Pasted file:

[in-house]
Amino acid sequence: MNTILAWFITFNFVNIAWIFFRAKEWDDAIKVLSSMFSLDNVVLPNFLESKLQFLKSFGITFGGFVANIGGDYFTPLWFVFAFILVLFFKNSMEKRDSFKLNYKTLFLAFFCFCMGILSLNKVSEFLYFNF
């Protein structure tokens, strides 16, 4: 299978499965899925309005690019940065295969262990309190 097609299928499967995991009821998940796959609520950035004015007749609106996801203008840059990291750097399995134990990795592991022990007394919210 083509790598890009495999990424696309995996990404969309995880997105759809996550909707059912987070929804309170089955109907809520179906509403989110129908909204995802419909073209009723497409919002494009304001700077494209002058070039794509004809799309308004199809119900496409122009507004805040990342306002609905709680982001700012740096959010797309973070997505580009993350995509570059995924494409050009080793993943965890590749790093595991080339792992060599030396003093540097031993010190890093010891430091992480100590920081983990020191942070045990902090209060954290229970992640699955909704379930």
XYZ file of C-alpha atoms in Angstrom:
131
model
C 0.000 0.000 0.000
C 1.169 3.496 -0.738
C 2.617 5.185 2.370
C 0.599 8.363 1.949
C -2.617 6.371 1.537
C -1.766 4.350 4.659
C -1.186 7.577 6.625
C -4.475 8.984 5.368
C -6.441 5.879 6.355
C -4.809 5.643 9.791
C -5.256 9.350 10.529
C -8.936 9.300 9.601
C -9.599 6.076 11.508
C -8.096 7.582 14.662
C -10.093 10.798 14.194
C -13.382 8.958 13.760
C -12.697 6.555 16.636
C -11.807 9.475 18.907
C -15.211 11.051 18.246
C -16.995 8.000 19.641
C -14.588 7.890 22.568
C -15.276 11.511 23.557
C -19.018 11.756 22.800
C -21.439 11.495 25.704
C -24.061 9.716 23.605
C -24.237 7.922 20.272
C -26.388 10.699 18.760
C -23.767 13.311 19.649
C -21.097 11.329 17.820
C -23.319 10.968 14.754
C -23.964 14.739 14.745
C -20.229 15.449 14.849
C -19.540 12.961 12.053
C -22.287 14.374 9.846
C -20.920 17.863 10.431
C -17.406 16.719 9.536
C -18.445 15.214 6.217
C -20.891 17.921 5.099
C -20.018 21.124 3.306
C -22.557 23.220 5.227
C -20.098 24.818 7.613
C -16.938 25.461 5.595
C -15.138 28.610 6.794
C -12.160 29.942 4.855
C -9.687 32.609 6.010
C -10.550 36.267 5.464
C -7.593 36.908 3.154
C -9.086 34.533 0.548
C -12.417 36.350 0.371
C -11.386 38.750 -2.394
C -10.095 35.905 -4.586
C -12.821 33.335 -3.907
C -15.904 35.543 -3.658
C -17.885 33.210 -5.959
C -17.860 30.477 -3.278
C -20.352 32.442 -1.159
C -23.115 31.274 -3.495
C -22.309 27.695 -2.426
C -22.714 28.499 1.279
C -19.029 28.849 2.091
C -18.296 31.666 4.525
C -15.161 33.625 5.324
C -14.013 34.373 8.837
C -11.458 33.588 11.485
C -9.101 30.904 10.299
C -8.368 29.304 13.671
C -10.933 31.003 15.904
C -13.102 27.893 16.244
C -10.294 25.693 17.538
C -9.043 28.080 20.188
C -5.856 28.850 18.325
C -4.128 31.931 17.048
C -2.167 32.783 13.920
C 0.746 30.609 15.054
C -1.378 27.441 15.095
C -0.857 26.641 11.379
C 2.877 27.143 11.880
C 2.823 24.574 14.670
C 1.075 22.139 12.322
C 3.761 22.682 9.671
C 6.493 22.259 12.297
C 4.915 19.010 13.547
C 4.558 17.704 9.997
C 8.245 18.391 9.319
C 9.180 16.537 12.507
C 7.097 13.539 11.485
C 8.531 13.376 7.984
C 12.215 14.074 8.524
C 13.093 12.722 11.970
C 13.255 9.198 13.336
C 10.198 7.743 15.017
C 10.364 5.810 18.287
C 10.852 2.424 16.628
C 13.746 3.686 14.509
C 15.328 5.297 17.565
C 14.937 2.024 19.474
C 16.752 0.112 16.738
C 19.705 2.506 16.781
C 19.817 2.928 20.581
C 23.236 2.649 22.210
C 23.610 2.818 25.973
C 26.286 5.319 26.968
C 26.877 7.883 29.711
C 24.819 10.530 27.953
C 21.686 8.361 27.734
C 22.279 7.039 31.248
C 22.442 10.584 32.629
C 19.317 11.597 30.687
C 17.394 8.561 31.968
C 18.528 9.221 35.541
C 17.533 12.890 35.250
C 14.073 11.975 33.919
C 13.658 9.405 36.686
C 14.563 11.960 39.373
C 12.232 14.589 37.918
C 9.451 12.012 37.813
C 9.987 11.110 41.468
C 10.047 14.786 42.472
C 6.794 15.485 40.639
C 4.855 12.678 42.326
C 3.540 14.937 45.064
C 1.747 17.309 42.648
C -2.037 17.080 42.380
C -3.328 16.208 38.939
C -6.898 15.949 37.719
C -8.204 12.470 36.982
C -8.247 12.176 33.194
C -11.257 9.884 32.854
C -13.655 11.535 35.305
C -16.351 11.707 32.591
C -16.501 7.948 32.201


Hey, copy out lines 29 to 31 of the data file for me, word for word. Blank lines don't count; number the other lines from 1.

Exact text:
C -19.018 11.756 22.800
C -21.439 11.495 25.704
C -24.061 9.716 23.605